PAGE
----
Friday, June 26, 2015

Mack Trucks Museum

The museum is part of The Mack Customer Centre. I arrived at the gate in the truck and they must have thought I was making a delivery as the security guard waved me through. I couldn't find anywhere to park and was thinking, "I shouldn't be here, especially in a Peterbilt." I narrowly avoided turning onto the test track before pretending to make a delivery and driving out. I parked on the nearby industrial estate; got the bike out of the truck and rode back to the gate. This time posing as a British tourist on a bicycle.

The museum is just beside Interstate 78 at exit 57 in Allentown, Pennsylvania. It used to be the Mack Trucks Research and Development Centre before Volvo took over in 2000 and moved all R & D to their place in North Carolina.

The original bulldog mascot was carved from a bar of soap by a bored member of senior management in 1932. Alfred Masury was recovering from an operation in an Allentown hospital at the time.

This is the oldest surviving Mack vehicle; a 28 seat passenger coach from 1905. Right-hand drive but not for the British market; it worked in Chicago in the Summer and New Orleans in the Winter.

This is a L model Mack and like most of the trucks in the museum it is in better-than-new condition.

B-Series Heavy-Haul Mack unit pictured in the sound-proof room where Mack did all the decibel testing. All those triangle wedges on the walls are covered with a soft furry material that deadens all the sound vibrations like in a recording studio.

A B75, just like the one that used to stand in the Flying Eagle yard; but in much better condition.

B61, the most numerous of the B-series. Between 1953 and 1965; 127,653 B-series were produced.

Mack and Brockway, side by side. They were near neighbours in New York when Mack began in 1900 and Brockway began in 1912. Mack bought Brockway in 1956

All the trucks start and run; the museum rotates the trucks on show so it will be different every time you visit. It is open Mondays, Wednesdays and Fridays from 10 am till 4 pm. With guided tours leaving on the hour and taking about an hour. I was the only person on the 10 o'clock tour, so it was just me and Tom, a retired Mack test engineer, as my guide. There wasn't much he didn't know about Mack engines and transmissions.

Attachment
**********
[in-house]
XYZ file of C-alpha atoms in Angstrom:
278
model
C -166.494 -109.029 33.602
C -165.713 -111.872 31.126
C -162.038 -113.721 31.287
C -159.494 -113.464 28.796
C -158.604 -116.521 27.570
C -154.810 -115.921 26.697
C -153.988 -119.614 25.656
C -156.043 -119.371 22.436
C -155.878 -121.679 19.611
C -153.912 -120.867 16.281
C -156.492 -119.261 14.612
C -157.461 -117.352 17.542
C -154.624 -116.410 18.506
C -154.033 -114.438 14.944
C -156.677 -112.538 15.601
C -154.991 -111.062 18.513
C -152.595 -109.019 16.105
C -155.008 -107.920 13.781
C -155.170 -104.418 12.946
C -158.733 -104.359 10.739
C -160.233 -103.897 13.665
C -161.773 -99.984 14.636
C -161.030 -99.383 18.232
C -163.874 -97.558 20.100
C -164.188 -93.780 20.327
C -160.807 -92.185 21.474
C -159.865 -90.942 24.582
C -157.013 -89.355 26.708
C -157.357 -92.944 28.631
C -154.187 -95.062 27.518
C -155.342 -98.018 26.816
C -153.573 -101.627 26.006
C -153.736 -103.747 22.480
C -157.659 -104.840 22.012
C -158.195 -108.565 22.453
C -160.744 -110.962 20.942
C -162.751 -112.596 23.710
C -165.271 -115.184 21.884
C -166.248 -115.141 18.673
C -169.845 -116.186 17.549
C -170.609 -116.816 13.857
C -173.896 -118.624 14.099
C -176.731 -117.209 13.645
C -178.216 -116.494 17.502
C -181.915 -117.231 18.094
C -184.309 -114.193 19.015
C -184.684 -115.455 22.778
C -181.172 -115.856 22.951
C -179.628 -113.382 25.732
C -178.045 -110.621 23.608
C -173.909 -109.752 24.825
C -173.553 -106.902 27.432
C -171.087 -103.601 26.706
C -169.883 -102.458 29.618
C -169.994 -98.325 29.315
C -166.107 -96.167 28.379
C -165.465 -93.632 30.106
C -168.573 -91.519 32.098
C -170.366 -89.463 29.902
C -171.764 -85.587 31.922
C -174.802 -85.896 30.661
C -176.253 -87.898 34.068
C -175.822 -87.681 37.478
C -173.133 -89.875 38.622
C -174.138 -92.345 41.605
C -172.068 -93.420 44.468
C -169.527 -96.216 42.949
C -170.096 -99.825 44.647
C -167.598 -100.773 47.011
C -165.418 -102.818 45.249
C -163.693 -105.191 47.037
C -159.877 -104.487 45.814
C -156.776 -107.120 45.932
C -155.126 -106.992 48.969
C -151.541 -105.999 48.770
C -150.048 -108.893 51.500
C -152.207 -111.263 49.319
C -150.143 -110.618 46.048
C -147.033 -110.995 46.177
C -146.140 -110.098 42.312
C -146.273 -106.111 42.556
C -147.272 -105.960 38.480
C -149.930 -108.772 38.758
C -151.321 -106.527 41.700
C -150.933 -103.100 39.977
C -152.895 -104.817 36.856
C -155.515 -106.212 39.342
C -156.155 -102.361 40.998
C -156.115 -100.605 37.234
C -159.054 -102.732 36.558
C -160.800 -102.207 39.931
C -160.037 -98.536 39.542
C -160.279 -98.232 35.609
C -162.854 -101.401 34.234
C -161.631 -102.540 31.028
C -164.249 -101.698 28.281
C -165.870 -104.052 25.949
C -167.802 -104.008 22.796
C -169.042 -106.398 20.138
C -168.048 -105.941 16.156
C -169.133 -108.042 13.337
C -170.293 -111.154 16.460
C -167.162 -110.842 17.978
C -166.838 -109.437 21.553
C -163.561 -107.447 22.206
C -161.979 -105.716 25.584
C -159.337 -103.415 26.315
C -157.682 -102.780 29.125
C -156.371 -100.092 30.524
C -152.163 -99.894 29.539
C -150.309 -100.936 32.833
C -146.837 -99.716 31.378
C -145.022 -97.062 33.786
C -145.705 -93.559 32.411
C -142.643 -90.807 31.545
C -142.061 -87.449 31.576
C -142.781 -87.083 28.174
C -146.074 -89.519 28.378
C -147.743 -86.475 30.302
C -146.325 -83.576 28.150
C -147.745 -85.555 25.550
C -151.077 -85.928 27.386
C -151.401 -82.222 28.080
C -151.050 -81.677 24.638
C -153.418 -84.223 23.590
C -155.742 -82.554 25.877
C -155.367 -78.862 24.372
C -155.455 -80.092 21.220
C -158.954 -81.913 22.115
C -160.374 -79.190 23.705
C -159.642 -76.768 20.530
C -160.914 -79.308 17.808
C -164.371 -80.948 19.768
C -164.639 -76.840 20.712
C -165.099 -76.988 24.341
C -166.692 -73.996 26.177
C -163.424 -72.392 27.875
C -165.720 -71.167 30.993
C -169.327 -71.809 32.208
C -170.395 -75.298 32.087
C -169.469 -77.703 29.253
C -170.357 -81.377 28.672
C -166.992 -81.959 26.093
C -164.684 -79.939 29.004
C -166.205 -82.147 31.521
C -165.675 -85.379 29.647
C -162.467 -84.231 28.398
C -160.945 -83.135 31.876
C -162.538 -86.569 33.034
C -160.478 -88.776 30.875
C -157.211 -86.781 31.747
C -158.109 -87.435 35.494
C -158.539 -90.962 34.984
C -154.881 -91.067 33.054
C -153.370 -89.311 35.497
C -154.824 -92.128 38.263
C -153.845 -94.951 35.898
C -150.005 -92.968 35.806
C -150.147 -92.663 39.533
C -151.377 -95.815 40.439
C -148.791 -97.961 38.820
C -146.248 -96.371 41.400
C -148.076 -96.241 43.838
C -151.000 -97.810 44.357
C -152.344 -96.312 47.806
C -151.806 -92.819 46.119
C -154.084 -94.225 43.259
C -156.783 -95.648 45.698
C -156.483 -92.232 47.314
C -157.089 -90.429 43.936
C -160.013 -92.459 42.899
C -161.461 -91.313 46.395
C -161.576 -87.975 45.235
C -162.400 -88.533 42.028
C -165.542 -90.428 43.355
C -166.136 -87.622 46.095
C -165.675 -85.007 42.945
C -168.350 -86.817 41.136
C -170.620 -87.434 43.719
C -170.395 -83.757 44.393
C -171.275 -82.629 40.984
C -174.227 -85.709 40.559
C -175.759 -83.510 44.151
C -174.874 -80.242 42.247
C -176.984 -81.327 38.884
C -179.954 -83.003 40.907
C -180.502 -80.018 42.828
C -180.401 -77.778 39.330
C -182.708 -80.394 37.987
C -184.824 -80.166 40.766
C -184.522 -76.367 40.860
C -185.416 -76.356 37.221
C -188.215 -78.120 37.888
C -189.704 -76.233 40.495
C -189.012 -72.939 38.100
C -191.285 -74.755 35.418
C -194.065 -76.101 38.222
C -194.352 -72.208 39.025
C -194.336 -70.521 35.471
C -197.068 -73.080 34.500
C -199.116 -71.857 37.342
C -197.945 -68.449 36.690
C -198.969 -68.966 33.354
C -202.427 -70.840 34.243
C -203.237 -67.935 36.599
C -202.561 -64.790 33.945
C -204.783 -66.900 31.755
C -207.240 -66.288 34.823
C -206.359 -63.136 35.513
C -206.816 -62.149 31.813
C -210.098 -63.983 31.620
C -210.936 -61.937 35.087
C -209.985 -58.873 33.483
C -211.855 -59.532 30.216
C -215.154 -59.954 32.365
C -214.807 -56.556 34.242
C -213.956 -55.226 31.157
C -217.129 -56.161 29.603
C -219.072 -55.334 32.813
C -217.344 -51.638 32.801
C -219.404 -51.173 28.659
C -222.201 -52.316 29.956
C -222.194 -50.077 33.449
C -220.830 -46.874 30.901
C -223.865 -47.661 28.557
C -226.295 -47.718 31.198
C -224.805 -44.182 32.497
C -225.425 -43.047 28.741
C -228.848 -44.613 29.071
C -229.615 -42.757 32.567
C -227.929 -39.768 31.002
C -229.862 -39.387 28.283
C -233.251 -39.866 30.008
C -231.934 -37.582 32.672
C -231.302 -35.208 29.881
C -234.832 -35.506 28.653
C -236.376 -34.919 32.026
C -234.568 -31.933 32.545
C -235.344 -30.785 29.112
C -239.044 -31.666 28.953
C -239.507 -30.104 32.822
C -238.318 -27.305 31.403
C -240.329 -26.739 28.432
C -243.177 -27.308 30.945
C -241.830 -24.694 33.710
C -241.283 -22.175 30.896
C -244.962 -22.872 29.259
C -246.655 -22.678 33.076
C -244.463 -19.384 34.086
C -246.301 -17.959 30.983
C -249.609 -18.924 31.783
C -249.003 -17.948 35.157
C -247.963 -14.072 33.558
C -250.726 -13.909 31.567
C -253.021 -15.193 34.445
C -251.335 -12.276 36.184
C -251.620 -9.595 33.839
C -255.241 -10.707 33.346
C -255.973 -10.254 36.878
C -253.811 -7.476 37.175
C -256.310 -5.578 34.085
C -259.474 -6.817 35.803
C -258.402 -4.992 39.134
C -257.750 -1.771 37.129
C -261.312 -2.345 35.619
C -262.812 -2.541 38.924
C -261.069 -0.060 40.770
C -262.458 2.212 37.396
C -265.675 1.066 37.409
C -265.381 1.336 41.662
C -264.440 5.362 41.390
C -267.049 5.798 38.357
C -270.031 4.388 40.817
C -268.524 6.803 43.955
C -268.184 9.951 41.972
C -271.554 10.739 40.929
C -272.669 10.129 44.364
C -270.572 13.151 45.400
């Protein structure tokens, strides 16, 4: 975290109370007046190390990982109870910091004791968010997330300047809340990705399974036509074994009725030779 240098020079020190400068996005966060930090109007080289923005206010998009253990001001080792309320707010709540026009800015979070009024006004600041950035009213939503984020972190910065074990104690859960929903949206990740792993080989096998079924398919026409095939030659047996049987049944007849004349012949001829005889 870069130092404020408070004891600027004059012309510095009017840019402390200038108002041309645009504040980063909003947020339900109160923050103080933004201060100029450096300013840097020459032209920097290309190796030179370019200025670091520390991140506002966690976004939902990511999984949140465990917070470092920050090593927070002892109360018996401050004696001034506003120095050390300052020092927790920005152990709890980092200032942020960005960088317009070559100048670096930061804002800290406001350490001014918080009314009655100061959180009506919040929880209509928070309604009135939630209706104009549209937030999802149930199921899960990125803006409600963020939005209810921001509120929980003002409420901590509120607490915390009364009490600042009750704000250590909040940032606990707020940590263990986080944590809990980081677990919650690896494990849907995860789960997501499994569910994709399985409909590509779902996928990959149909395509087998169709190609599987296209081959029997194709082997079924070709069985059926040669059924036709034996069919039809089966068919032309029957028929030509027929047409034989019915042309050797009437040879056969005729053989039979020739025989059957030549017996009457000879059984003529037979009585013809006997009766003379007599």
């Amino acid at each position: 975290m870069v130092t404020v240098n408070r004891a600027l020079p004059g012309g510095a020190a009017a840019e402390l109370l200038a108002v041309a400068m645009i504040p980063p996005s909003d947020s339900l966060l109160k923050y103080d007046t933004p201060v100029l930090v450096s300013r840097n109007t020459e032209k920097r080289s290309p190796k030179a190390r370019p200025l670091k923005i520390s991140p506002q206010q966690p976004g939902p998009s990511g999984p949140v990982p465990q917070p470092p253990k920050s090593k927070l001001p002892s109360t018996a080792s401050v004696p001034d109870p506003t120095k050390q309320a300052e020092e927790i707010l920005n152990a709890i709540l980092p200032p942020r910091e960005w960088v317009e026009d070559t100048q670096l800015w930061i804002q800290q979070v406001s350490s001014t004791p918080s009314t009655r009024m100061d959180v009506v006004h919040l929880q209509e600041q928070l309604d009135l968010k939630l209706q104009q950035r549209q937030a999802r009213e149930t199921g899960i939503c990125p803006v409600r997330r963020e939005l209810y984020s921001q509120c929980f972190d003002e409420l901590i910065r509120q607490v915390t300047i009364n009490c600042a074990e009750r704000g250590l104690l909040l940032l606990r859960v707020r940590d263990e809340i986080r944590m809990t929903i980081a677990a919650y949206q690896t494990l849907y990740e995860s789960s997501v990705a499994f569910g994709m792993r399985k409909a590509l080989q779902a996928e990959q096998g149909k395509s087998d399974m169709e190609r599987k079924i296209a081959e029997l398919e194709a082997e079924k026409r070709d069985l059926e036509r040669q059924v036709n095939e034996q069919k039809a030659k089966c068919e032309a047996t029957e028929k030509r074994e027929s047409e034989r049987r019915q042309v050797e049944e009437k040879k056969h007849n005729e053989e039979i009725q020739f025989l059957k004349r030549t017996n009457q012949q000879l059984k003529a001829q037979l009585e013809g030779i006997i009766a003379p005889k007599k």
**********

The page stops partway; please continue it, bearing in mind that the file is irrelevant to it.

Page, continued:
The biggest truck on show, built for the mining and construction industry. One of the first Mack trucks to have the cab off-set to the left so that the driver could line-up the vehicle easier.

A gas-turbine engined Mack, one of only three that were built to see if jet fuel was better than diesel fuel. Maybe the only vehicle that was not in working condition.

The turbine engine was under the cab of this virtually un-used Cruiseliner. 

The iconic AC Mack, the truck that went into service with the British Army during World War 1 and became known as the Bulldog Mack. A name given to it by soldiers because it was tough and tenacious like a bulldog.

The museum has it's own restoration workshop staffed by retired Mack employees. Here an old cab-over model is being restored in an area that previously used for the dyno-testing of engines. The drive wheels were placed over rollers built into the floor and the horse-power of the engine was measured.

40,299 AC Macks were built in the 22 years between 1916 and 1938. It came in three sizes: 3.5 tons, 5.5 tons and 7.5 tons.

Besides the old trucks; there was a section on Mack Trucks in films, also loads of old Mack toys and models. Old photographs and memorabilia. There is a gift shop with everything Bulldog and Mack, plus a cafeteria. It's free entry too and I must say that everybody was really friendly; I think I shook hands with every body who worked there. But the best thing about the visit was Tom; you could not have wished for a better person to give you a insight into the Mack company, their history and their vehicles. The tour was supposed to last one hour but we were chatting away about Mack Trucks for well over an hour and a half; it was that good. 

One area of the centre is for a display of the company's latest models. This is the top-of-the-line over-the-road tractor unit: The Rawhide.

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